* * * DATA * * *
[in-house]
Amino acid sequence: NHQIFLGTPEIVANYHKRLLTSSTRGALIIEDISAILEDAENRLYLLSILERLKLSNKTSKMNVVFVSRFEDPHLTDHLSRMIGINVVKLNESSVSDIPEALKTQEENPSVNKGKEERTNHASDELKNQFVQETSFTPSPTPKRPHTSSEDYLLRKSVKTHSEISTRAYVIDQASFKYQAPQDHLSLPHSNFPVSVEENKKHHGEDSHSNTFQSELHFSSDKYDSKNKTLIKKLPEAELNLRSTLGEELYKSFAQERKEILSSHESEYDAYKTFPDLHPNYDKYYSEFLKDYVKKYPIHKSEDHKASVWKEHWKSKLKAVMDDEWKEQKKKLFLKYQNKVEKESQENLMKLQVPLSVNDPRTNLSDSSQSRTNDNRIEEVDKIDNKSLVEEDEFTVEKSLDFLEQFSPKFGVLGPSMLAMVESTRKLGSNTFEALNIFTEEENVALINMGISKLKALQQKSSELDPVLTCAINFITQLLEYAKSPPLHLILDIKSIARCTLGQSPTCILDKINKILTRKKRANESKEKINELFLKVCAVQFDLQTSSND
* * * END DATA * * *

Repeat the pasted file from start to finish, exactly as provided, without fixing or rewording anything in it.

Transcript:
[in-house]
Amino acid sequence: NHQIFLGTPEIVANYHKRLLTSSTRGALIIEDISAILEDAENRLYLLSILERLKLSNKTSKMNVVFVSRFEDPHLTDHLSRMIGINVVKLNESSVSDIPEALKTQEENPSVNKGKEERTNHASDELKNQFVQETSFTPSPTPKRPHTSSEDYLLRKSVKTHSEISTRAYVIDQASFKYQAPQDHLSLPHSNFPVSVEENKKHHGEDSHSNTFQSELHFSSDKYDSKNKTLIKKLPEAELNLRSTLGEELYKSFAQERKEILSSHESEYDAYKTFPDLHPNYDKYYSEFLKDYVKKYPIHKSEDHKASVWKEHWKSKLKAVMDDEWKEQKKKLFLKYQNKVEKESQENLMKLQVPLSVNDPRTNLSDSSQSRTNDNRIEEVDKIDNKSLVEEDEFTVEKSLDFLEQFSPKFGVLGPSMLAMVESTRKLGSNTFEALNIFTEEENVALINMGISKLKALQQKSSELDPVLTCAINFITQLLEYAKSPPLHLILDIKSIARCTLGQSPTCILDKINKILTRKKRANESKEKINELFLKVCAVQFDLQTSSND